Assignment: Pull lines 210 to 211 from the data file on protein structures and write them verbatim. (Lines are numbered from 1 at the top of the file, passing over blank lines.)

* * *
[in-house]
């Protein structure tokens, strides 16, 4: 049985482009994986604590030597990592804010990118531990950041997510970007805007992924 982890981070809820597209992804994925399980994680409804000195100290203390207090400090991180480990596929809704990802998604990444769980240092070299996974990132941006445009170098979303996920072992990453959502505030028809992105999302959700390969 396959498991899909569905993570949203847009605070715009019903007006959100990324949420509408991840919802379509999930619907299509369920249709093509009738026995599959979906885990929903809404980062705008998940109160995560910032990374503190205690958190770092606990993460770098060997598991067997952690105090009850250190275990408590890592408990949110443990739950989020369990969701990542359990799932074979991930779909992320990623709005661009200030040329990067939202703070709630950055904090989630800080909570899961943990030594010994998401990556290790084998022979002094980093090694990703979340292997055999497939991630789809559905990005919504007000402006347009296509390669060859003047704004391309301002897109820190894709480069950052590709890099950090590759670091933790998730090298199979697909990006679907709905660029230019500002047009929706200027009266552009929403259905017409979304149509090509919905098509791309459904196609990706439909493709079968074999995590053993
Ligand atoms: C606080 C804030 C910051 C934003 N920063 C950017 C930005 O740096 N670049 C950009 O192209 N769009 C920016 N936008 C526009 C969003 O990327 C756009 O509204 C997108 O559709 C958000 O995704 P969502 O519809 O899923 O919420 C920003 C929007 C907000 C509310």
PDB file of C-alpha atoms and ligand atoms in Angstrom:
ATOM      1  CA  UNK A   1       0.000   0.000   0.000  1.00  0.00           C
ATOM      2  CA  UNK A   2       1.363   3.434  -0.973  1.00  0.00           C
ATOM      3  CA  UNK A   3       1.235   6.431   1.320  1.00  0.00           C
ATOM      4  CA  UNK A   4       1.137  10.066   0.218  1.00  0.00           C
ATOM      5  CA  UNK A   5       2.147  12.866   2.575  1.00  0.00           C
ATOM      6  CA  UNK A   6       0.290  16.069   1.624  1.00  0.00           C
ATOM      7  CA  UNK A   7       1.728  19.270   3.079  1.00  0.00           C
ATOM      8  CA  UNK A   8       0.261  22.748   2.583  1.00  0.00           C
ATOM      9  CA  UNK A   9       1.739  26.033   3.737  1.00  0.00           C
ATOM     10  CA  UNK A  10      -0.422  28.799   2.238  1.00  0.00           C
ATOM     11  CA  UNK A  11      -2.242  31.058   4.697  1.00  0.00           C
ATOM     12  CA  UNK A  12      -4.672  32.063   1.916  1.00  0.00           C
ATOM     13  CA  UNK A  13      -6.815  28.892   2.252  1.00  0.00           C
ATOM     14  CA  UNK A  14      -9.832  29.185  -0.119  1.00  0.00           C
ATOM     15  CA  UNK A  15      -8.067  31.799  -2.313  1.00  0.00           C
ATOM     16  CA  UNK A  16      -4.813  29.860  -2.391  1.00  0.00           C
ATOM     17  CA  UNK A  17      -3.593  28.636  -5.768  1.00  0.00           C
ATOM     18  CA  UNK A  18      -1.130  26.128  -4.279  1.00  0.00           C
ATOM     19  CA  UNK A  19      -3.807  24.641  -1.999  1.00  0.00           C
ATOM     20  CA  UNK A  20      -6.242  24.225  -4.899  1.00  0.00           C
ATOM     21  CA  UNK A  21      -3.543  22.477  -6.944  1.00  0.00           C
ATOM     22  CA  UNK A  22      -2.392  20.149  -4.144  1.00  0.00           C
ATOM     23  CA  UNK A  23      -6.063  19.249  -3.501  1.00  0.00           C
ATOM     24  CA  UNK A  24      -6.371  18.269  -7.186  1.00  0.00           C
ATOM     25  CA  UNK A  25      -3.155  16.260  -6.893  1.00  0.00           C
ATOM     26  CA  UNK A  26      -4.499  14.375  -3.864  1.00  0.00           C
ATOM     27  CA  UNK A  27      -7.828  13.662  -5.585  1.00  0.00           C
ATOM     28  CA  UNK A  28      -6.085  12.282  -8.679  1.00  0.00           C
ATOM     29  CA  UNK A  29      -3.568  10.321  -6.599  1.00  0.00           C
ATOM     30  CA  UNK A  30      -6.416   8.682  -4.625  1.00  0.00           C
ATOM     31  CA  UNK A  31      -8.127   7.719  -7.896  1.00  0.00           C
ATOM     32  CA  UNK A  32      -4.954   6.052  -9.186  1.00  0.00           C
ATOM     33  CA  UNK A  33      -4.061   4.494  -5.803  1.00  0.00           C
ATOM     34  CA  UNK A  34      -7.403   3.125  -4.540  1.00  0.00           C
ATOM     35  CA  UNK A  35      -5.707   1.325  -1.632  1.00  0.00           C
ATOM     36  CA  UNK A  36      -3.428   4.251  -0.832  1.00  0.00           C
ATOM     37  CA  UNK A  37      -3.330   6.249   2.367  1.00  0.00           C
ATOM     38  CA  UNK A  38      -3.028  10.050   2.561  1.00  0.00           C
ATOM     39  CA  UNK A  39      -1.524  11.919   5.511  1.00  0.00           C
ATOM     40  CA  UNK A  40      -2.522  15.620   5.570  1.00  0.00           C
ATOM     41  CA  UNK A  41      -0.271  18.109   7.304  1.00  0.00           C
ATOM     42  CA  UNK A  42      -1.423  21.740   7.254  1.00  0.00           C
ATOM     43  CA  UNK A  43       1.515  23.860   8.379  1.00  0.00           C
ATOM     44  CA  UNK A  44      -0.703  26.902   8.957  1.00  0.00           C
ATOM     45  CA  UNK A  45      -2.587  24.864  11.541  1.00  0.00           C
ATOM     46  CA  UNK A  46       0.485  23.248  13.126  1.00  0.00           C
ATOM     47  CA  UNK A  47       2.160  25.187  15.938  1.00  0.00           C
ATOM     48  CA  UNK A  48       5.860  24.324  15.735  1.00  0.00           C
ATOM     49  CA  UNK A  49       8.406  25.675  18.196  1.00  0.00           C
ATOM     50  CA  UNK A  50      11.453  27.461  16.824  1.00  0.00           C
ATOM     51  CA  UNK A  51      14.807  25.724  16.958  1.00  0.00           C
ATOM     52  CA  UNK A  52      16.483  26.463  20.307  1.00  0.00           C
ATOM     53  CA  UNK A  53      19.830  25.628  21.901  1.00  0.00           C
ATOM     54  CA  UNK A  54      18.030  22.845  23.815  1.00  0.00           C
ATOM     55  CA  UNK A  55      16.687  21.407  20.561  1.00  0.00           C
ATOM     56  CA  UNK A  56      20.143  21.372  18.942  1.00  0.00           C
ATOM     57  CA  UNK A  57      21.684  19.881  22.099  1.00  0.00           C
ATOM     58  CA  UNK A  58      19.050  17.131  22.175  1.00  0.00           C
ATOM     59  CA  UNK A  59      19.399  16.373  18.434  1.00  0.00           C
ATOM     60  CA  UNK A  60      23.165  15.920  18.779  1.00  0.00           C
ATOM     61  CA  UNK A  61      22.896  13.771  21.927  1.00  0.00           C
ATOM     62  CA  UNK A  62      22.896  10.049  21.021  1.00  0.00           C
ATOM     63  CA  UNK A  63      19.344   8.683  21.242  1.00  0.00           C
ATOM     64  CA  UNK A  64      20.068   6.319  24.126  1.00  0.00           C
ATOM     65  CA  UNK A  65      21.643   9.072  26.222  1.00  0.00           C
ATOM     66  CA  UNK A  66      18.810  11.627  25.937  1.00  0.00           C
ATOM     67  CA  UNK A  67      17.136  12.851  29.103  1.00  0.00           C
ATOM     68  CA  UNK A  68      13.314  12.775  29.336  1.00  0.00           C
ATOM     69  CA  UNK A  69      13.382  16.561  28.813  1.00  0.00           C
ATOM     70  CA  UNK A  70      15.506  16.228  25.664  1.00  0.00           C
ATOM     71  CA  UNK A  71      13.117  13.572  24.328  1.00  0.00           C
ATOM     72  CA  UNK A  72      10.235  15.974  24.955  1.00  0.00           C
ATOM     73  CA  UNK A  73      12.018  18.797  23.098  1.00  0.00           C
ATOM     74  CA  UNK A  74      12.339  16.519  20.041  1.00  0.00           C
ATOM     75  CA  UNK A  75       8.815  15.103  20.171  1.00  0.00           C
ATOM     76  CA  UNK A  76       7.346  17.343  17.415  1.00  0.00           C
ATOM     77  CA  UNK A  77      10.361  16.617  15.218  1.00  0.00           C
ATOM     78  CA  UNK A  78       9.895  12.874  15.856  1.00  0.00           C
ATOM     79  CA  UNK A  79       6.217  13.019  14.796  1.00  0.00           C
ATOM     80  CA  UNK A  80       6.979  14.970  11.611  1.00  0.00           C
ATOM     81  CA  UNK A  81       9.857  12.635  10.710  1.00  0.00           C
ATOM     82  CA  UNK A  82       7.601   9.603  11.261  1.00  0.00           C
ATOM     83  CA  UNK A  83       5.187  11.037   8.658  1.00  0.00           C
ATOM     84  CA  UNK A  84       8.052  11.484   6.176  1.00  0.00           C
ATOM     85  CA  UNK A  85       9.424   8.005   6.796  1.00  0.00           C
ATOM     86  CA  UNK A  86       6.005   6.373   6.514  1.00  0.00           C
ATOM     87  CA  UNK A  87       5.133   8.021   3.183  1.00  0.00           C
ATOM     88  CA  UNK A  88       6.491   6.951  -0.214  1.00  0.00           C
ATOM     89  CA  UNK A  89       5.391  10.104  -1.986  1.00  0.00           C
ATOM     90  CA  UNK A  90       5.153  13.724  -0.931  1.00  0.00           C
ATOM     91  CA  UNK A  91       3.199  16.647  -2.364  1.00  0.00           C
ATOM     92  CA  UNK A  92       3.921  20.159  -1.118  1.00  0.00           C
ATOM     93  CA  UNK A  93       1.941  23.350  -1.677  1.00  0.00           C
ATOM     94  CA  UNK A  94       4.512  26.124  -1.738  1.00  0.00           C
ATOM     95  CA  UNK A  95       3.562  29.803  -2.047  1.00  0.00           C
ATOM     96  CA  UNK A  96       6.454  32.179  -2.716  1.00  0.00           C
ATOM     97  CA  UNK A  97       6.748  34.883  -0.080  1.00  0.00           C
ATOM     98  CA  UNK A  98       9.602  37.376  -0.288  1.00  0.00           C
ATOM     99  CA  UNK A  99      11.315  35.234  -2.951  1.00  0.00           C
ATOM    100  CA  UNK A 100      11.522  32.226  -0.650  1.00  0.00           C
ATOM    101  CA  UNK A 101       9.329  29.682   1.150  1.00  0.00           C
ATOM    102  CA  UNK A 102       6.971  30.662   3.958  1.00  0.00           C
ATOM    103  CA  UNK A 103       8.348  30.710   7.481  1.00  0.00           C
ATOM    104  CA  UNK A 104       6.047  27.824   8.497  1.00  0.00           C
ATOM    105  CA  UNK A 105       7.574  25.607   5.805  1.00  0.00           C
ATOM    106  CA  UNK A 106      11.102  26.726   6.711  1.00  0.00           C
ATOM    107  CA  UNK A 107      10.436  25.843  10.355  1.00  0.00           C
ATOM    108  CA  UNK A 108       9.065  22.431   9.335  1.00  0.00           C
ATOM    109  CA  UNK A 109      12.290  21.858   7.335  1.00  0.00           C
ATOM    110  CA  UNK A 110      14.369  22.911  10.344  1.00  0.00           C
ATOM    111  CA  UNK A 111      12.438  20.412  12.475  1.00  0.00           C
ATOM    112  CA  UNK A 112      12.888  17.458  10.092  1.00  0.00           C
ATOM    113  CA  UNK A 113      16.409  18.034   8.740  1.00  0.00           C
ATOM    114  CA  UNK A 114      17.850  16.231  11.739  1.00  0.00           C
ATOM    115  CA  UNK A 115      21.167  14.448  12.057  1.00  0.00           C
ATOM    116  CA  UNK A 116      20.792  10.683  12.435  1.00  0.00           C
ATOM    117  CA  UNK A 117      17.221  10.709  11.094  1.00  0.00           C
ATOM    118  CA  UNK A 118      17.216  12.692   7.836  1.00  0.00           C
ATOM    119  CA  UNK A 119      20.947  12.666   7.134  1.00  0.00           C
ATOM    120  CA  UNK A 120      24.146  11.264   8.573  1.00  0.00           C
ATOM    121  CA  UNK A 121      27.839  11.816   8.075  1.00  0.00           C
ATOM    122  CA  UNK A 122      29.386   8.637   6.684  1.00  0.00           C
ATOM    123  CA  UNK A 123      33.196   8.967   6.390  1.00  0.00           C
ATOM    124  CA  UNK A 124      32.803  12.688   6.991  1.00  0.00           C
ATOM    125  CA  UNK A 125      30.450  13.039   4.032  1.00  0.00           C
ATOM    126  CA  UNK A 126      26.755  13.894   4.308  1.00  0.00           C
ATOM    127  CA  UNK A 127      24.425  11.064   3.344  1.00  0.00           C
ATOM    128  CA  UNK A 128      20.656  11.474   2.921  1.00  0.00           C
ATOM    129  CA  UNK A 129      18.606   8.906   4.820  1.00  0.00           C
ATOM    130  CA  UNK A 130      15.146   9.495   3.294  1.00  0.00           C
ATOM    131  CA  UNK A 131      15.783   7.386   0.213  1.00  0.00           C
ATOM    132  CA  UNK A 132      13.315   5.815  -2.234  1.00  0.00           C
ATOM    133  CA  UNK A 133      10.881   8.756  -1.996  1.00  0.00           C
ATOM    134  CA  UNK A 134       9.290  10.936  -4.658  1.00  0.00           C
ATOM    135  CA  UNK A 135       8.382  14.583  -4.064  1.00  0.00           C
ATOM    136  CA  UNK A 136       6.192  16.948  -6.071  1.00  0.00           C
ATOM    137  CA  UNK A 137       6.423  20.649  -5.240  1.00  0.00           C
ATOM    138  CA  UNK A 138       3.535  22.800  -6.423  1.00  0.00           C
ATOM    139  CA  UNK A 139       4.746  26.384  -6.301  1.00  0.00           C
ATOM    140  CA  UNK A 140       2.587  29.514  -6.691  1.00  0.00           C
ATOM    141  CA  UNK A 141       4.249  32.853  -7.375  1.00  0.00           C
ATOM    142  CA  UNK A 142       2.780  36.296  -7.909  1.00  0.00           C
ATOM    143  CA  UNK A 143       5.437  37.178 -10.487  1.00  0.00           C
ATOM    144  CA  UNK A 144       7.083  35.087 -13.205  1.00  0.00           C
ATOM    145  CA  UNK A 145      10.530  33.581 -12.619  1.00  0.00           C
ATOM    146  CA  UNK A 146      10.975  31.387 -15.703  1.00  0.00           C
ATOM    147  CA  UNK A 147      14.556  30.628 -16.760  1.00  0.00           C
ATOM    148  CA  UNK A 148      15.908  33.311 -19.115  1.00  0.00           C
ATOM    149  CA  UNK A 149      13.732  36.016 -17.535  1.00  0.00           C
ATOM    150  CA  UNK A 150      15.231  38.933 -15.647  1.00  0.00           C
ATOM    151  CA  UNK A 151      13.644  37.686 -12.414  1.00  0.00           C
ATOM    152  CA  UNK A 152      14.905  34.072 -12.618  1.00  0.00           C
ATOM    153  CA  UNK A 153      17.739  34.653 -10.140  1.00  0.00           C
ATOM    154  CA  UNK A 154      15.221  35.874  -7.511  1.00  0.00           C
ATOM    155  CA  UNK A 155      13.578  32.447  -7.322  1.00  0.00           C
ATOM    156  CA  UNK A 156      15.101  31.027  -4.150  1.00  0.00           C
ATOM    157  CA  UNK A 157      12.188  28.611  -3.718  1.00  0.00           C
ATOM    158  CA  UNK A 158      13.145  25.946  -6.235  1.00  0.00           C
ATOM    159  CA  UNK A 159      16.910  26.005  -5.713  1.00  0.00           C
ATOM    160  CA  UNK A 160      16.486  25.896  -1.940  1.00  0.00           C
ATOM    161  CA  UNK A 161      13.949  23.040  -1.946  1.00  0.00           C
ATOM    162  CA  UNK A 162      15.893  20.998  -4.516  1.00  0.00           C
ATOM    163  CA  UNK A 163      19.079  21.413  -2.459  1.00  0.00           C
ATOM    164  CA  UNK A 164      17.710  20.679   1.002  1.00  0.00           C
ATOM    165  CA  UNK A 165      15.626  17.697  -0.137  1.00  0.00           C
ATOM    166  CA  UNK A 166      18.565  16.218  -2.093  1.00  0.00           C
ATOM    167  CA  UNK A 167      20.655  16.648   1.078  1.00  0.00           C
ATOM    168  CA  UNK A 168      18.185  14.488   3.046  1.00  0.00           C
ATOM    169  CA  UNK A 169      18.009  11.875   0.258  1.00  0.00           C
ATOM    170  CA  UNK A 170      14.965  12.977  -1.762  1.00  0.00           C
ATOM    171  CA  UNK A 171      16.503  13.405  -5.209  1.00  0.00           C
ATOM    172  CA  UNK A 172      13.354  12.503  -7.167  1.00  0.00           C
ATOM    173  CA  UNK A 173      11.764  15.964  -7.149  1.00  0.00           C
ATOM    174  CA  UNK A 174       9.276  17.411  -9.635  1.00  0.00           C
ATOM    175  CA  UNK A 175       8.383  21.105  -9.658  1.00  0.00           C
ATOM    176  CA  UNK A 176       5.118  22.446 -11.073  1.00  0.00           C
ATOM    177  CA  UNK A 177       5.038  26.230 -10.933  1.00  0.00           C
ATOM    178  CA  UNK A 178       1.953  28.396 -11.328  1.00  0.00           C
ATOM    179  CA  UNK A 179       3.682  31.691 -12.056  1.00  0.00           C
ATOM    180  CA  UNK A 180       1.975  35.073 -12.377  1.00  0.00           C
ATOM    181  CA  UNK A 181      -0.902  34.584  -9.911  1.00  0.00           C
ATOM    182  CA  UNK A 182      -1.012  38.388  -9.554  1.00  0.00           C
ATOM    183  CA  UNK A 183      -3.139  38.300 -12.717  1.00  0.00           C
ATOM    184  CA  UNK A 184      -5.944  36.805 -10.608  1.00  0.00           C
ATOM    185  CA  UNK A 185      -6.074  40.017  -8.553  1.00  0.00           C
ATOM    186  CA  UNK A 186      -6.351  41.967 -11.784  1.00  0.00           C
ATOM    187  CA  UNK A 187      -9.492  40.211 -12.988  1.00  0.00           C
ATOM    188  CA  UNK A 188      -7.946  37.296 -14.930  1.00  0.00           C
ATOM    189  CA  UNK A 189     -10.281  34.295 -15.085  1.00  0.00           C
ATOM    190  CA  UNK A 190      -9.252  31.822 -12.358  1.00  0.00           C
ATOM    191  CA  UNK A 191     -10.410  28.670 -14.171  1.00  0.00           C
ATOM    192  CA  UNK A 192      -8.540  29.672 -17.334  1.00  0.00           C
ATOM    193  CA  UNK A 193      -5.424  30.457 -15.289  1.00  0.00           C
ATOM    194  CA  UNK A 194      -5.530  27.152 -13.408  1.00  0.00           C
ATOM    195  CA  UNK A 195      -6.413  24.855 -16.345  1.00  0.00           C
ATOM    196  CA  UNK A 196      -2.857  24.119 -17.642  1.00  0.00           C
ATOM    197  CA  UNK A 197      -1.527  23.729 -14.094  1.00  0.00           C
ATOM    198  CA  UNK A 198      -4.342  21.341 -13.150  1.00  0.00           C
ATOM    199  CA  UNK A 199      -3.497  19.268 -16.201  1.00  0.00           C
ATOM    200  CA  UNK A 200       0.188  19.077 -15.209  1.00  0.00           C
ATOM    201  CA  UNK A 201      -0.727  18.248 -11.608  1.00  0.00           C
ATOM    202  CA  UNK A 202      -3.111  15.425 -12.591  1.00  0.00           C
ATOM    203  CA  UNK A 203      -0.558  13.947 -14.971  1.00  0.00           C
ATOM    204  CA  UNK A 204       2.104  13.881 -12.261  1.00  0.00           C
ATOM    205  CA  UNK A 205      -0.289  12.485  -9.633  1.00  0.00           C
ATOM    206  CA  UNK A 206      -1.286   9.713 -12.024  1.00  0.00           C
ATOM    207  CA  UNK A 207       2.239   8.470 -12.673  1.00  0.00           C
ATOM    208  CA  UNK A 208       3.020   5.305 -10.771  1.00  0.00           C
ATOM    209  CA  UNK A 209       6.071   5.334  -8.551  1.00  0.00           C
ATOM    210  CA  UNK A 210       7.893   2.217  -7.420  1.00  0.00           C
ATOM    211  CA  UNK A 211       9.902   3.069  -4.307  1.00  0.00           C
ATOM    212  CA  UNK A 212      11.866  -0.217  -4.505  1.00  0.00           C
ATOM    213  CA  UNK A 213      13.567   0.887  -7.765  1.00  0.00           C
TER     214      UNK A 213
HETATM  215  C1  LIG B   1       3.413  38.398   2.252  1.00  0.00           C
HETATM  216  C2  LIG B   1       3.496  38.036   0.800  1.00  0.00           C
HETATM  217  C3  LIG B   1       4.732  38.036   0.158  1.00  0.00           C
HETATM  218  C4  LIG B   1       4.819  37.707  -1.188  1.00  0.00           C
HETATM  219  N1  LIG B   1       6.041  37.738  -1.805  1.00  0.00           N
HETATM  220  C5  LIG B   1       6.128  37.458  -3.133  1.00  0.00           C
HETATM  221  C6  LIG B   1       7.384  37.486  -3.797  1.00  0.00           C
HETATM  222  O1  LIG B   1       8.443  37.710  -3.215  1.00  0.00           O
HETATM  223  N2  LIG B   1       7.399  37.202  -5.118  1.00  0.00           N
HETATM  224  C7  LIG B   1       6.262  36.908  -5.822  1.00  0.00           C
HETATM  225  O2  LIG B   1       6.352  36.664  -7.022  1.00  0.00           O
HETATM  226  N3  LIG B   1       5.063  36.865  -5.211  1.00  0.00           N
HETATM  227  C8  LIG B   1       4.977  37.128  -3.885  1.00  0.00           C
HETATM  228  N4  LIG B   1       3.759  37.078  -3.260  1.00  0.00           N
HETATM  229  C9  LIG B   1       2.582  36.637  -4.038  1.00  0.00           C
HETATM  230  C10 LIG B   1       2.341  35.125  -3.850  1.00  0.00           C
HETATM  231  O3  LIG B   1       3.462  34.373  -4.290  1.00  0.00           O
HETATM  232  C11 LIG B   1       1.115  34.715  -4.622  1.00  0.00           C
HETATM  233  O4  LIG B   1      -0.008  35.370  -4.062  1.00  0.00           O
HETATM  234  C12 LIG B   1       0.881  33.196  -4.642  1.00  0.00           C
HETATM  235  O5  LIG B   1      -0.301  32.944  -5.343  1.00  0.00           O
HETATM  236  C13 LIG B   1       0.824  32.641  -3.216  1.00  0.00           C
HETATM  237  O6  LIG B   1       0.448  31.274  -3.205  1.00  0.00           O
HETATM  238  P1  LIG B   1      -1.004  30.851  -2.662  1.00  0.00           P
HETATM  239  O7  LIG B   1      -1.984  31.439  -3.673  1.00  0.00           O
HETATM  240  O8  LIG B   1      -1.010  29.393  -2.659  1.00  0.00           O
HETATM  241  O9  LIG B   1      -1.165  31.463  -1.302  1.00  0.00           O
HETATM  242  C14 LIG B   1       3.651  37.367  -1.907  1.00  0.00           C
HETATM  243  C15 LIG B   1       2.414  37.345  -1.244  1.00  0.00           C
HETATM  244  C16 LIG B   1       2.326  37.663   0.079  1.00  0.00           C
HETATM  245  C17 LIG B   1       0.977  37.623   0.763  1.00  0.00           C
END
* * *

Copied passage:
ATOM    206  CA  UNK A 206      -1.286   9.713 -12.024  1.00  0.00           C
ATOM    207  CA  UNK A 207       2.239   8.470 -12.673  1.00  0.00           C